The blinds go down around midnight. Usually people smoke, drink and make out here until dawn. This is over for the time being.
There is now a curfew in Berlin. Because more and more people are infected with the corona virus, the metropolis is tightening the rules. Will that do anything?
The corona numbers are also increasing in Berlin
It’s Friday evening in Neukölln. A girl with a fluffy stole walks down Weserstrasse. Shortly afterwards, a woman with 90s platform soles enters a Späti. Outside, puddles are forming on the cobblestones. It is autumn.
The past few months have taught a lot. About what regulations do to people – and a pandemic to society. You could read people applauding on balconies out of solidarity. How politicians fought over guidelines. And how people looked for a way out with illegal parties.
Chancellor Angela Merkel is now appealing to young people in particular to abide by the rules. The number of new infections is increasing in large cities. Berlin, Frankfurt, Cologne – Several cities recently counted more than 50 new infections per 100,000 inhabitants in one week. Only two cities in Germany without new infections.
Curfew in Berlin doesn’t go down well with everyone
Now the same applies to the German capital: Whiskey sour is no longer served all night. Bars, restaurants and most shops have to close between 11pm and 6am. Outside you can only be out with a few people at night. “Seriously: What is this shitty curfew supposed to bring?” A guy swears in English as he walks through the neighborhood.
Up until now, the bars there were well attended. Then many operators actually pack their tables together. If you ask people what they think of it, opinions differ. “I’m glad it comes this way,” says Ryan. “It is obvious that people are out of control.”
Berlin: Are parties now moving into private life?
A young woman sees it differently. She does not think that this is beneficial because the parties are simply shifting to private life – making it harder to trace contacts. The argument can also be heard from the restaurant scene.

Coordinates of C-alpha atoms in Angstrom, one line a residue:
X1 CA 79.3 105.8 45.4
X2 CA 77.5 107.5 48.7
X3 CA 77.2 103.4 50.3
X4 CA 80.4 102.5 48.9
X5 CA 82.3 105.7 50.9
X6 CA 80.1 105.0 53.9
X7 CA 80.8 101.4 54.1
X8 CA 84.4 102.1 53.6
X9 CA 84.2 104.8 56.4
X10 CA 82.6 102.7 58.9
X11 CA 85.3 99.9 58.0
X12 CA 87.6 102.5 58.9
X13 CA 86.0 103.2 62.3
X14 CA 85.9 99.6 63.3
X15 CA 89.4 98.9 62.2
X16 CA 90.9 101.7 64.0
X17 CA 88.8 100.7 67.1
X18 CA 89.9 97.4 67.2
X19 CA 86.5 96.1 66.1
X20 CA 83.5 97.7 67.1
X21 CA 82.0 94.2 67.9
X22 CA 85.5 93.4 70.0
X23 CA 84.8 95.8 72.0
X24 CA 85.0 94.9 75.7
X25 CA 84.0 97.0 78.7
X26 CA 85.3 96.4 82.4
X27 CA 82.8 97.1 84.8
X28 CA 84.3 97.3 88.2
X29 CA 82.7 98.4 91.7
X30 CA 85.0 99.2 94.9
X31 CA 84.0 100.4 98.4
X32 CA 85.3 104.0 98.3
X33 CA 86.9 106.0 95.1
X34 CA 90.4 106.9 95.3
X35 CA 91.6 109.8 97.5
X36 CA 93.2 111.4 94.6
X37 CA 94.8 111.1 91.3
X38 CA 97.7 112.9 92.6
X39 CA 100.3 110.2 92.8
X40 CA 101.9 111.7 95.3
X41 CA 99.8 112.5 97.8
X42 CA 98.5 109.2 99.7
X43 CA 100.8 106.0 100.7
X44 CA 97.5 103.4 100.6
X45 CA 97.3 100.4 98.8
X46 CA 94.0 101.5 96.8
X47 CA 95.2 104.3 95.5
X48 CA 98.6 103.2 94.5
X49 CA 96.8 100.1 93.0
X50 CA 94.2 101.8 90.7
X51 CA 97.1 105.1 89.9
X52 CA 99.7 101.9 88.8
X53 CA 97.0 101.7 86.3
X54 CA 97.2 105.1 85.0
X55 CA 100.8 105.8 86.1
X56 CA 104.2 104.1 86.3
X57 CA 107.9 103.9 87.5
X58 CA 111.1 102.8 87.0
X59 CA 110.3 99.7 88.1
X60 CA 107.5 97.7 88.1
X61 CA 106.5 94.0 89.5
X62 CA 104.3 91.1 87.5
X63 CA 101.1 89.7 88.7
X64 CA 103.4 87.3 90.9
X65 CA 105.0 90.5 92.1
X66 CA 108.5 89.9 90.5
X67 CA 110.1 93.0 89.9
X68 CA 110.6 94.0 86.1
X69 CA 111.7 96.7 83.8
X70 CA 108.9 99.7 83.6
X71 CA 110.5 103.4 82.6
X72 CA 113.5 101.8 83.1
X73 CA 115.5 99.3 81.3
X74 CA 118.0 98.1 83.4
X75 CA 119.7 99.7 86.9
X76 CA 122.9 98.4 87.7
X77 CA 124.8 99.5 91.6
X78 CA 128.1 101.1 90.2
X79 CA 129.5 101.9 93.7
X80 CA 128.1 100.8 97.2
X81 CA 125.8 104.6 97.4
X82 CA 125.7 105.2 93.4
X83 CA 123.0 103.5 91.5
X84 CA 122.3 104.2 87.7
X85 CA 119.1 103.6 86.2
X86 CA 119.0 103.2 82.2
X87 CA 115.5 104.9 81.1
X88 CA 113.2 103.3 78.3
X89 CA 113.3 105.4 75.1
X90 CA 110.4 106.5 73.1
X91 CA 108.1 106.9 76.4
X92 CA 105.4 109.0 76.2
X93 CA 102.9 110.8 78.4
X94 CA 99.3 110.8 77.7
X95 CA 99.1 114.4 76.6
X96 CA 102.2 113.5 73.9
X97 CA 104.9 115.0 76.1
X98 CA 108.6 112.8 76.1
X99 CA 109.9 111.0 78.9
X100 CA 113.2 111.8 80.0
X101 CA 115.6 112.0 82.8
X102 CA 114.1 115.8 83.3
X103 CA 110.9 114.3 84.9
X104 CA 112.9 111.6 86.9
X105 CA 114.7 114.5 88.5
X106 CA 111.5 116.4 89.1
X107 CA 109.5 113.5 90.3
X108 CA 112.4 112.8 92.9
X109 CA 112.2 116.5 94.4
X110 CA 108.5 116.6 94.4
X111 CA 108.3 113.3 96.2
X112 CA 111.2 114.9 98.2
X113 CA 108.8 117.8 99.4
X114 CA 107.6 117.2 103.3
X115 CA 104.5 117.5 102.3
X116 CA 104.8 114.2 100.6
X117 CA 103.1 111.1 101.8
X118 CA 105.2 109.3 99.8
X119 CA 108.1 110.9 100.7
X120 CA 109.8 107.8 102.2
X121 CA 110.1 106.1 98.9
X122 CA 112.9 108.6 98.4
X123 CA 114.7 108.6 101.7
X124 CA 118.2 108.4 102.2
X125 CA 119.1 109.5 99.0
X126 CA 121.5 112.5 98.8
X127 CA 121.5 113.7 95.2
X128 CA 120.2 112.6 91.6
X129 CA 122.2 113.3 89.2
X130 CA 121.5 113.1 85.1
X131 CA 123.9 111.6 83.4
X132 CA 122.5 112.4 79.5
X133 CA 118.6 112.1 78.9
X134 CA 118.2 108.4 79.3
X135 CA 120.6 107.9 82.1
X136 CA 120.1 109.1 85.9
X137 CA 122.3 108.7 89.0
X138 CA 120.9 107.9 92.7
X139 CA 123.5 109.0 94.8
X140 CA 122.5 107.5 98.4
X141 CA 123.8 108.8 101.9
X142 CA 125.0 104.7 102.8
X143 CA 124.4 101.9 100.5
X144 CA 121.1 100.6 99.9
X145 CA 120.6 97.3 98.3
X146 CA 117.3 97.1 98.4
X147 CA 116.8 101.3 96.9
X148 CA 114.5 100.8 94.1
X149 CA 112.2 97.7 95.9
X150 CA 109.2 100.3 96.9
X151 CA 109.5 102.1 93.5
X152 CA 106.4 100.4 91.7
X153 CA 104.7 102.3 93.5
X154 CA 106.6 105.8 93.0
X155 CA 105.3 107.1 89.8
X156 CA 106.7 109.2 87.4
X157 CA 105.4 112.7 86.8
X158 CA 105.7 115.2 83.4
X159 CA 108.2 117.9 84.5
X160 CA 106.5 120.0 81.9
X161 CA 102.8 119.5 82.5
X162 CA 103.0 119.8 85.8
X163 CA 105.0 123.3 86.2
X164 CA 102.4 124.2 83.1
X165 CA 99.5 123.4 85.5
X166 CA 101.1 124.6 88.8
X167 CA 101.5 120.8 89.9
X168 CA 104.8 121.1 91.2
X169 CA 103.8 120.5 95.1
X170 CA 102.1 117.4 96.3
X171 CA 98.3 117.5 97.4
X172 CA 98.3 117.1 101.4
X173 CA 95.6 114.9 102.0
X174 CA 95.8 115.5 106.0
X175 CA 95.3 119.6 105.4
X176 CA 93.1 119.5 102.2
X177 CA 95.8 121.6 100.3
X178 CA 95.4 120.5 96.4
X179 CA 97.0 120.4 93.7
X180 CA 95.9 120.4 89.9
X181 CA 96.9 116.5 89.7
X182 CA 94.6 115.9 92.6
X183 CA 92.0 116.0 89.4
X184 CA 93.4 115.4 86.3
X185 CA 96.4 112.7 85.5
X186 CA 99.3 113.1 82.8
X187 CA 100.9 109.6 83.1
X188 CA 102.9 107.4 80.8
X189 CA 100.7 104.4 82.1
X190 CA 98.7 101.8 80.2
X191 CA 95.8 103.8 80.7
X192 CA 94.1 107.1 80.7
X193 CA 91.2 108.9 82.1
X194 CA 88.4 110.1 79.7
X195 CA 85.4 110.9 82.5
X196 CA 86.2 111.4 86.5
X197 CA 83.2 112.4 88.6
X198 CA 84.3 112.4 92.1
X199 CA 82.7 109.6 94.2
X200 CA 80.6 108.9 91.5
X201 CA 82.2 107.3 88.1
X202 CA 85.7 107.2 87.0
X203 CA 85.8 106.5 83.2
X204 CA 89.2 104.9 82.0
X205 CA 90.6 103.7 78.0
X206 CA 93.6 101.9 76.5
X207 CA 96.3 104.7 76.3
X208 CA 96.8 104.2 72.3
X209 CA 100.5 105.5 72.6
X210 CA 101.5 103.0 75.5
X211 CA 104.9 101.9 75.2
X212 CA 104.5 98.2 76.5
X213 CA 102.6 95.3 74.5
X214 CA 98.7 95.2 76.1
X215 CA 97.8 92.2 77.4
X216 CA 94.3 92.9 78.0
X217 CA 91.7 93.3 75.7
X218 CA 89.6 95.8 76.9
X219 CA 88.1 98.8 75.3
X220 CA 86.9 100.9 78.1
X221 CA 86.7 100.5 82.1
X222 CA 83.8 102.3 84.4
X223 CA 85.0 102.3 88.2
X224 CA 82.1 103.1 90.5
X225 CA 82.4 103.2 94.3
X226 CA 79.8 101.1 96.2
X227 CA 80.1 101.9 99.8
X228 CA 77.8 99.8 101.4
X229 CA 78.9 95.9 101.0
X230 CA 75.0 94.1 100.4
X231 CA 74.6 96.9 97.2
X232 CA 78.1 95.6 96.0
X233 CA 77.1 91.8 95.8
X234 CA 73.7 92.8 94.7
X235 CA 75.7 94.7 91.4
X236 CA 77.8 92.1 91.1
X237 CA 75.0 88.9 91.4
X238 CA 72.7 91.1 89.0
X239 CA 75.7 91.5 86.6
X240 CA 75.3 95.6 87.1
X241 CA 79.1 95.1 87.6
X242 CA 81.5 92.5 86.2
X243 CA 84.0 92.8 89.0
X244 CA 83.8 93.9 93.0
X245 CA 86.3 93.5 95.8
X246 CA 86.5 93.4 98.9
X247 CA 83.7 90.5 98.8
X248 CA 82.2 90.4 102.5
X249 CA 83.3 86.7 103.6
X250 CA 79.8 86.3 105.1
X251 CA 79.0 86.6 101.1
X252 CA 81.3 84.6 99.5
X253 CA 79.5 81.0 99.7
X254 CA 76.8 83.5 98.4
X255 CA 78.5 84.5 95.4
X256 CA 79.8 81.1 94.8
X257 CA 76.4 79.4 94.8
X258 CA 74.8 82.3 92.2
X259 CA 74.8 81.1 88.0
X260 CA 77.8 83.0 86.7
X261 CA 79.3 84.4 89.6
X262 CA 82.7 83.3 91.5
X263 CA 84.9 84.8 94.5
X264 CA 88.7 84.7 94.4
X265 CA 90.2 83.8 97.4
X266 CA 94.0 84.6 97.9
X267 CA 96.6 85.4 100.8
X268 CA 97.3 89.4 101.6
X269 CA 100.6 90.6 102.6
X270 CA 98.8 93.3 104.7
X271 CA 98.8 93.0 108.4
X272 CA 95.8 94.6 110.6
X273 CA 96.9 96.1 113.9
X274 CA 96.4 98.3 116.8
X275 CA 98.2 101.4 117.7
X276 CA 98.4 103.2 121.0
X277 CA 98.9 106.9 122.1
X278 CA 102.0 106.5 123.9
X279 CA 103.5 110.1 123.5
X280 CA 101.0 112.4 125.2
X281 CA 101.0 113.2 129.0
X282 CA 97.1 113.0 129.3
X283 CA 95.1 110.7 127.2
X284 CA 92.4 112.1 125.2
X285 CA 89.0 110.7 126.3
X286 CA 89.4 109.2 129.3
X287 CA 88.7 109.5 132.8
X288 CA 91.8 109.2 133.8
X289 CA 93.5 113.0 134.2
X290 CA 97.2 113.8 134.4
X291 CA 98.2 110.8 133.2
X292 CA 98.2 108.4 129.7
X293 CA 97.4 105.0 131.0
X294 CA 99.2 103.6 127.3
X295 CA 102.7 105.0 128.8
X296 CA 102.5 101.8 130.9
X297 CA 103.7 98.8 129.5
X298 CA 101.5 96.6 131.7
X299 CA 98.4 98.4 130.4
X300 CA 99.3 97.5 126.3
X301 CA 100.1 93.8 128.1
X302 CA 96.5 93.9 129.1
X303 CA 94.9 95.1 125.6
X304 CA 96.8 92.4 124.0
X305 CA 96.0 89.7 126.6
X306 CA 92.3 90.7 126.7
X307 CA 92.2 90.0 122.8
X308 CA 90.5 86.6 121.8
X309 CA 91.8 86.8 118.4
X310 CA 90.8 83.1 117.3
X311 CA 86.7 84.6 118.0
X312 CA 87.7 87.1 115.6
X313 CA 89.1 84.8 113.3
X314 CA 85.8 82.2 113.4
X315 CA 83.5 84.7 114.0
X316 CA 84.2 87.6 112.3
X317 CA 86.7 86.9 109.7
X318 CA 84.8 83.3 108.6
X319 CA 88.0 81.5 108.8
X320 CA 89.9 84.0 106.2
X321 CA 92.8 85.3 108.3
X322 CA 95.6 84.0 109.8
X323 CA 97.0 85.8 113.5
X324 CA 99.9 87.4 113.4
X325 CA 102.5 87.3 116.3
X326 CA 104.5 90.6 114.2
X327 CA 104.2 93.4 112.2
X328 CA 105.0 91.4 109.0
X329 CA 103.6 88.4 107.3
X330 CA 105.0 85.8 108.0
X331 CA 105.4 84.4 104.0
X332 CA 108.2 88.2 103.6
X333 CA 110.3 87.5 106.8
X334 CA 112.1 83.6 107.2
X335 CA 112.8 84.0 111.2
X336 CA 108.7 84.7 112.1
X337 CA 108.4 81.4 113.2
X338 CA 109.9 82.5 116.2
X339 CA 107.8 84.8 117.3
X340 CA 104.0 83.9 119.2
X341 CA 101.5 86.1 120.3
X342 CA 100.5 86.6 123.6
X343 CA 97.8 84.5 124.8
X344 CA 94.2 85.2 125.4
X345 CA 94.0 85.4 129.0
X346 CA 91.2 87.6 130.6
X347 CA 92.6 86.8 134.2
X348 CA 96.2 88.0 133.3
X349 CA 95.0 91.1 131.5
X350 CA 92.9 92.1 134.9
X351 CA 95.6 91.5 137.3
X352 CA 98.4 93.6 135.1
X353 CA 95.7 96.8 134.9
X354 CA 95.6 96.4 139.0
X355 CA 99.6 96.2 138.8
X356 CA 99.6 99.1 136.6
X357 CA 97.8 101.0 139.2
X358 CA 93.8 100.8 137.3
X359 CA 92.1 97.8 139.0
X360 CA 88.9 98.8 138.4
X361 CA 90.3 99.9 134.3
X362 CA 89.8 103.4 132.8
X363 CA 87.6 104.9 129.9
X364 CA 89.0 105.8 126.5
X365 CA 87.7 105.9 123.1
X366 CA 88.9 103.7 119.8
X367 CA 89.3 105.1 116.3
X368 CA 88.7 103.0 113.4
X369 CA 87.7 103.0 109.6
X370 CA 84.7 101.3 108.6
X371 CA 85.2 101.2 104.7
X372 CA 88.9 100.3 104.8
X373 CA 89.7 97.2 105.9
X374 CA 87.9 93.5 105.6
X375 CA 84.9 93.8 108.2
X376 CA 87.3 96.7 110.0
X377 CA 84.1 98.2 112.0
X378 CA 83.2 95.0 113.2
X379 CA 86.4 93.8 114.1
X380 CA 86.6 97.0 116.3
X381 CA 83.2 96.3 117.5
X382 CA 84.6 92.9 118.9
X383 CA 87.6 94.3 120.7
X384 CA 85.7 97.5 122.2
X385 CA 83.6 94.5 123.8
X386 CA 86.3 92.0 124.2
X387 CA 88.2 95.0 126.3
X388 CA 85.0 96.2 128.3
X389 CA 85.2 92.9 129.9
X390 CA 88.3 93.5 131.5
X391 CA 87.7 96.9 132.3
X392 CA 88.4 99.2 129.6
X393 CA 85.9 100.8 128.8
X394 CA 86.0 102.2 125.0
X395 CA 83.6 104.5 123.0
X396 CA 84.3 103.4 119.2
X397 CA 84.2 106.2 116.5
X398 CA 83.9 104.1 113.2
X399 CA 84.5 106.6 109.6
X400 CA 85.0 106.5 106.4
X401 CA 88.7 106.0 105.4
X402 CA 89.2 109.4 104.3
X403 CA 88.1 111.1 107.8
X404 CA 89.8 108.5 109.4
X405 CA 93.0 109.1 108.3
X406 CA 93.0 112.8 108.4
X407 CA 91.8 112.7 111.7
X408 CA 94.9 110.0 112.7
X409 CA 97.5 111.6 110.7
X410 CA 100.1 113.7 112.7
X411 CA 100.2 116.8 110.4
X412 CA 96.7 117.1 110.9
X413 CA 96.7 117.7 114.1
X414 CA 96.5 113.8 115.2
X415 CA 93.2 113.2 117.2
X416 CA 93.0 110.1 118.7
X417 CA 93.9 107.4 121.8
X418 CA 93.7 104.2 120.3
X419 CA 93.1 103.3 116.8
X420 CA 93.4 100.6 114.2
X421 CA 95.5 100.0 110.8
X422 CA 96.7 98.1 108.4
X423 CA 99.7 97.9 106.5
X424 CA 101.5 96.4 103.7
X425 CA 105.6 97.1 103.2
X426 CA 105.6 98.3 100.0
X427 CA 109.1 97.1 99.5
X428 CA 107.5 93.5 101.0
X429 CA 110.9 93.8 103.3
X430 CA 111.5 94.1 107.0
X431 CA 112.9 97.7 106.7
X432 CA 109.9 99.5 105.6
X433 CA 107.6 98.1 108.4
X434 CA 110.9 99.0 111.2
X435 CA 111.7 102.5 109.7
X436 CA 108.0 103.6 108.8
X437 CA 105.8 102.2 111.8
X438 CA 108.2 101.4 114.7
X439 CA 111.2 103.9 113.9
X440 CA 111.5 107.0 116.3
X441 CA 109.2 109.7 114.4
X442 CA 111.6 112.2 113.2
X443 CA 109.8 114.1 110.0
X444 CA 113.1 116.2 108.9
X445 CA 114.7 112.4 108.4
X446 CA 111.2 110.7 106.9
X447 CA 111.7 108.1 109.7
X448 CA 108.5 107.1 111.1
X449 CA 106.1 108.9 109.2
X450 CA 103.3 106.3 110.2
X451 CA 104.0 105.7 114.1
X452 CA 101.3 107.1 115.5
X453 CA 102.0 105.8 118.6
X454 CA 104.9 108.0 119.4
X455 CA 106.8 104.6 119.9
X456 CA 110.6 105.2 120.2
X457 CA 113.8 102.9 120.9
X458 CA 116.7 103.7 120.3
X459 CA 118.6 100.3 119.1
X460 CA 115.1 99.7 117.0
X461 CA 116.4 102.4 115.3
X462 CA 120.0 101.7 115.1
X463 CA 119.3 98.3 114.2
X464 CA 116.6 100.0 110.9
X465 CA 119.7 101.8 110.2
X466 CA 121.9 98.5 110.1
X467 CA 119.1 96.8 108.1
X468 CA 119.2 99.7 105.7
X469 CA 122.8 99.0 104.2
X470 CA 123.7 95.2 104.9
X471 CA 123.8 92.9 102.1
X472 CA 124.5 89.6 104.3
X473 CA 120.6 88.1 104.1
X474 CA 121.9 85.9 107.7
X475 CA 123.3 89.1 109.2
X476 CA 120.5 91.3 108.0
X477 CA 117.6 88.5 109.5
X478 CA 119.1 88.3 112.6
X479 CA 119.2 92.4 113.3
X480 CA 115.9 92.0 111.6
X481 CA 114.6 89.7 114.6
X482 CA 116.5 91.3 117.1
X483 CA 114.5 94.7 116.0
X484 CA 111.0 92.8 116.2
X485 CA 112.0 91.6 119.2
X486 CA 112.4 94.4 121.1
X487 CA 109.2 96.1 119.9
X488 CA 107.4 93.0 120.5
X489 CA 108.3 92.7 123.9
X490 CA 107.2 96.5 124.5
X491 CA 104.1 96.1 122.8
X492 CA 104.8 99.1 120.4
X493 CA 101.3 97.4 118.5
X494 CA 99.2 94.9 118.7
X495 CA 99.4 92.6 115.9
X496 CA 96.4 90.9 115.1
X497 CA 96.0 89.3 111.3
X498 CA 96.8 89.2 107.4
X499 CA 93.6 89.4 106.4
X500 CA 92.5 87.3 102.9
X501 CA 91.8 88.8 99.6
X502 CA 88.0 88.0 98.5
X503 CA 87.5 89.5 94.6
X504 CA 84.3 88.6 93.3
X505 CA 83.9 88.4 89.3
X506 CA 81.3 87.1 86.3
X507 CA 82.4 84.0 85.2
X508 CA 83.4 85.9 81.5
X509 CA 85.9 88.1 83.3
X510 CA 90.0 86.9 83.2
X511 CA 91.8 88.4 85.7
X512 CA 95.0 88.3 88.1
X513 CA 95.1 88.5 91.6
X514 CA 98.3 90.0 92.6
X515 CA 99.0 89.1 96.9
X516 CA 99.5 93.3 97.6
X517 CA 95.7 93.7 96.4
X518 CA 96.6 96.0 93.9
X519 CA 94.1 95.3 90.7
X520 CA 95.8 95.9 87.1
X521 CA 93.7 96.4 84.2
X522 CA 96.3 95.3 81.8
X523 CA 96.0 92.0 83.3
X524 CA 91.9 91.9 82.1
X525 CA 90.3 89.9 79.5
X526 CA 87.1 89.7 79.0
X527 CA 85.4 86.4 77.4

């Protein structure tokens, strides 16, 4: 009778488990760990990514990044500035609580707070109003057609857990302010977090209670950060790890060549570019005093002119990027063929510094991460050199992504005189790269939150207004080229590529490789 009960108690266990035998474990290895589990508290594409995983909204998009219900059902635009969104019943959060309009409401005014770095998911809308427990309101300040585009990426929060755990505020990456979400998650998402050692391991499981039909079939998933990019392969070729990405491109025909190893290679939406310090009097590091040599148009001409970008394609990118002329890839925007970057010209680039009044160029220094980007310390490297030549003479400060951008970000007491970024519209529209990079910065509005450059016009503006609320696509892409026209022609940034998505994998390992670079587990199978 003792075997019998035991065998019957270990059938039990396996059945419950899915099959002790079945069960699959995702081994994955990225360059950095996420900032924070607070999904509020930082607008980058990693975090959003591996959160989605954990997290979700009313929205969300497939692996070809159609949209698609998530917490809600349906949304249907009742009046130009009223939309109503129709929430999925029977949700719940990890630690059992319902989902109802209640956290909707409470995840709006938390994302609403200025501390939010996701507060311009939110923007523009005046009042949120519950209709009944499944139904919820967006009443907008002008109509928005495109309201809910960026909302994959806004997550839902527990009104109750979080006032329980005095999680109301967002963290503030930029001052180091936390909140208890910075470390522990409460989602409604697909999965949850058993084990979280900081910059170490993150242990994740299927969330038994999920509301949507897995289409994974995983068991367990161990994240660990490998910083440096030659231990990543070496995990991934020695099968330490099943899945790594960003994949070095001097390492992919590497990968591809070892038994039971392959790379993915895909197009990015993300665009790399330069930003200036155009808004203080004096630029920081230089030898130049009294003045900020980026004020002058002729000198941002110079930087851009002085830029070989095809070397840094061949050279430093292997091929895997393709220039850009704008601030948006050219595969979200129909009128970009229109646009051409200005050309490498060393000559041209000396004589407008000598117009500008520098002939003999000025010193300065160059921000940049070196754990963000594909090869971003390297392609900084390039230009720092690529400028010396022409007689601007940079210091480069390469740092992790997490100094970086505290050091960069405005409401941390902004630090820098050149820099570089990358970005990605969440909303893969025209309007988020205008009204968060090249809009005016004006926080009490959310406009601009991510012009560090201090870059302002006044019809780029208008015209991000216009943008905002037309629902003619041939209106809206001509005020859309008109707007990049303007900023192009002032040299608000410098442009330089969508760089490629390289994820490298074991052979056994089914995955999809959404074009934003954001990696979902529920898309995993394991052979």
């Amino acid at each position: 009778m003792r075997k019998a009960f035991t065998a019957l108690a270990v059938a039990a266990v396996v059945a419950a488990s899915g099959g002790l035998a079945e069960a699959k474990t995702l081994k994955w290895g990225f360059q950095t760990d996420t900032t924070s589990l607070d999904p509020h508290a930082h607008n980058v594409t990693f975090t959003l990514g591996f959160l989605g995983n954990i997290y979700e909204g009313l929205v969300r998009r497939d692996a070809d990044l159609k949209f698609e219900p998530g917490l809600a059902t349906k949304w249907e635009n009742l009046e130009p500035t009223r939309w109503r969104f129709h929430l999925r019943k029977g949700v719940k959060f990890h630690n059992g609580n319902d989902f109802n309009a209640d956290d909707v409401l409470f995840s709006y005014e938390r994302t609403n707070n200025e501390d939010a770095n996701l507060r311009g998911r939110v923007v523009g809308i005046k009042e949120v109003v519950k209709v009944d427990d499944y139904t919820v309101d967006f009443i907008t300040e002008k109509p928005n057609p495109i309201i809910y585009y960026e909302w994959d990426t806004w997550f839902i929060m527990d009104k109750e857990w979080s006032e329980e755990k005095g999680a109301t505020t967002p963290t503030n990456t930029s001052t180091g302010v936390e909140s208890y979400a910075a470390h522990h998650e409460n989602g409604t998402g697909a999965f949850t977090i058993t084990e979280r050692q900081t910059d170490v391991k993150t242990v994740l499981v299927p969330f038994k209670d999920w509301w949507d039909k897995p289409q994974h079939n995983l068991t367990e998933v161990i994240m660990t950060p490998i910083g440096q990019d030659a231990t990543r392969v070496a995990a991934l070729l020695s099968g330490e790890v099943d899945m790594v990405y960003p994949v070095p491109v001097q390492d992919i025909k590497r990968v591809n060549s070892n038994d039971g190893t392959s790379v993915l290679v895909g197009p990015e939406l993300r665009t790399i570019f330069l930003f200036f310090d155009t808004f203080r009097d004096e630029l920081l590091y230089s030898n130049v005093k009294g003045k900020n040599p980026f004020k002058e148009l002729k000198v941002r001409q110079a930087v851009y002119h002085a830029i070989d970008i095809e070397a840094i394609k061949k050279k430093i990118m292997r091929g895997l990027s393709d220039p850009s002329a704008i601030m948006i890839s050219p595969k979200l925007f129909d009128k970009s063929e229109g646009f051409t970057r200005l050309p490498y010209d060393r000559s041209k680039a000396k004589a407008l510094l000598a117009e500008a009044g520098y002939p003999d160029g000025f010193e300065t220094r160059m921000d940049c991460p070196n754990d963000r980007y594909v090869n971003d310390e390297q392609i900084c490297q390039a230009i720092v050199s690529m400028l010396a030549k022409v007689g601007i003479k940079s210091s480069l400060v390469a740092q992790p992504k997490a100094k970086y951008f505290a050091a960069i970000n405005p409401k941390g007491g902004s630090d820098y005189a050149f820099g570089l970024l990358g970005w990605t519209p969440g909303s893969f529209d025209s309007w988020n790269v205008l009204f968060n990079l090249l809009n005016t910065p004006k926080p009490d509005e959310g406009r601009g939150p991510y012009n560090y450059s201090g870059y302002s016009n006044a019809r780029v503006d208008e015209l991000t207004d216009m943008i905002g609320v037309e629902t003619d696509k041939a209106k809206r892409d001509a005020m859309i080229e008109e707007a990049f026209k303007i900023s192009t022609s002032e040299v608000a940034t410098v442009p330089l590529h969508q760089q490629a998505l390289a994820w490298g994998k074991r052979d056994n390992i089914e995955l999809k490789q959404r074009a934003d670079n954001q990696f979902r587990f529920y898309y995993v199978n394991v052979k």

“Regulatory authorities will have great difficulties in controlling the hygiene rules in private apartments or in the more than 2500 parks and gardens of the city,” warned the club commission.
Berlin: Difficult times for gastronomy
For bar owners, curfew means less sales. They make money especially between 10 p.m. and 2 a.m. Sociologist Talja Blokland also recalls this. For some of the people, curfew doesn’t matter much because they aren’t out at night anyway. But it affects people, for example, who have to earn their money at night, such as taxi drivers and dishwasher.
“It is argued that parties are the reason for the increasing numbers of infections. That needs clear evidence in public, ”says the professor from the Georg Simmel Center for Metropolitan Research at Humboldt University. Politicians then have to say that, for example, out of 200 corona cases, 160 can be attributed to a party in a park.
Measure the number of infections in households
In your opinion, it would be interesting to show the number of infections measured by households. Then you can understand whether infections in a few households might lead to the increase. Your university wants to conduct a survey to find out what people are missing during the pandemic and how restrictions affect trust in politics, for example.
“It feels like there are bars and cafes to party and nothing essential,” she says. But if you ask yourself how you learn, find out about job opportunities or hear new political news, then it happens where you meet new people. “To believe that these are just places to celebrate is a very brief sociological idea.”
Berlin “needs full underground stations”
According to her, the curfew can also affect the sense of security in the city. “We need full underground stations in order to have the feeling of getting home safely in the evening. If the city closes at 11 p.m., it won’t be there. You can say: ‘It’s worth it to us.’ But you have to consider it. ”
In Neukölln, the groups dissolve at night. One group ordered an Uber car long before the last lap. Then the celebrations take place at home.
Kreuzberg nights are no longer long either
What closed bars did to people could be seen in the months before. About the “cardboard factor”. In the spring bars were closed. Many then got a beer and a pizza. The boxes gathered in public places. Annoyed residents shared photos on social media and had to ask themselves self-critically: Have we become stuffy after all?
There is now a curfew, of all places in Berlin. In the past, tourists from other federal states drove to West Berlin specifically to roam the bars at night. “Kreuzberg nights are long. At first it starts slowly, but then … “In the past few years people came with low-cost airlines.
Berlin: Technobunker becomes an exhibition space for art
The clubs have now been closed for months. Instead, art is shown in one of the most famous techno bunkers in the world, Berghain. Some wonder what will be left of the scene in the next year. Several restaurateurs want to take action against the curfew with an urgent application to the court. “Corona, all business broken,” says a passerby at the weekend.
Senator for Culture Klaus Lederer had warned that whether the tightening worked would not be revealed until 14 days at the earliest. “By then, the incidence will continue to rise & it will rise dramatically,” he tweeted.
It will be a difficult winter for people who love to party. There is still the option of turning on a playlist at home by yourself. Then google a recipe for “Negroni Sbagliato”. But then you have to be careful again somehow – namely with the neighbors. This is true even in Berlin, which is actually so free. (dpa)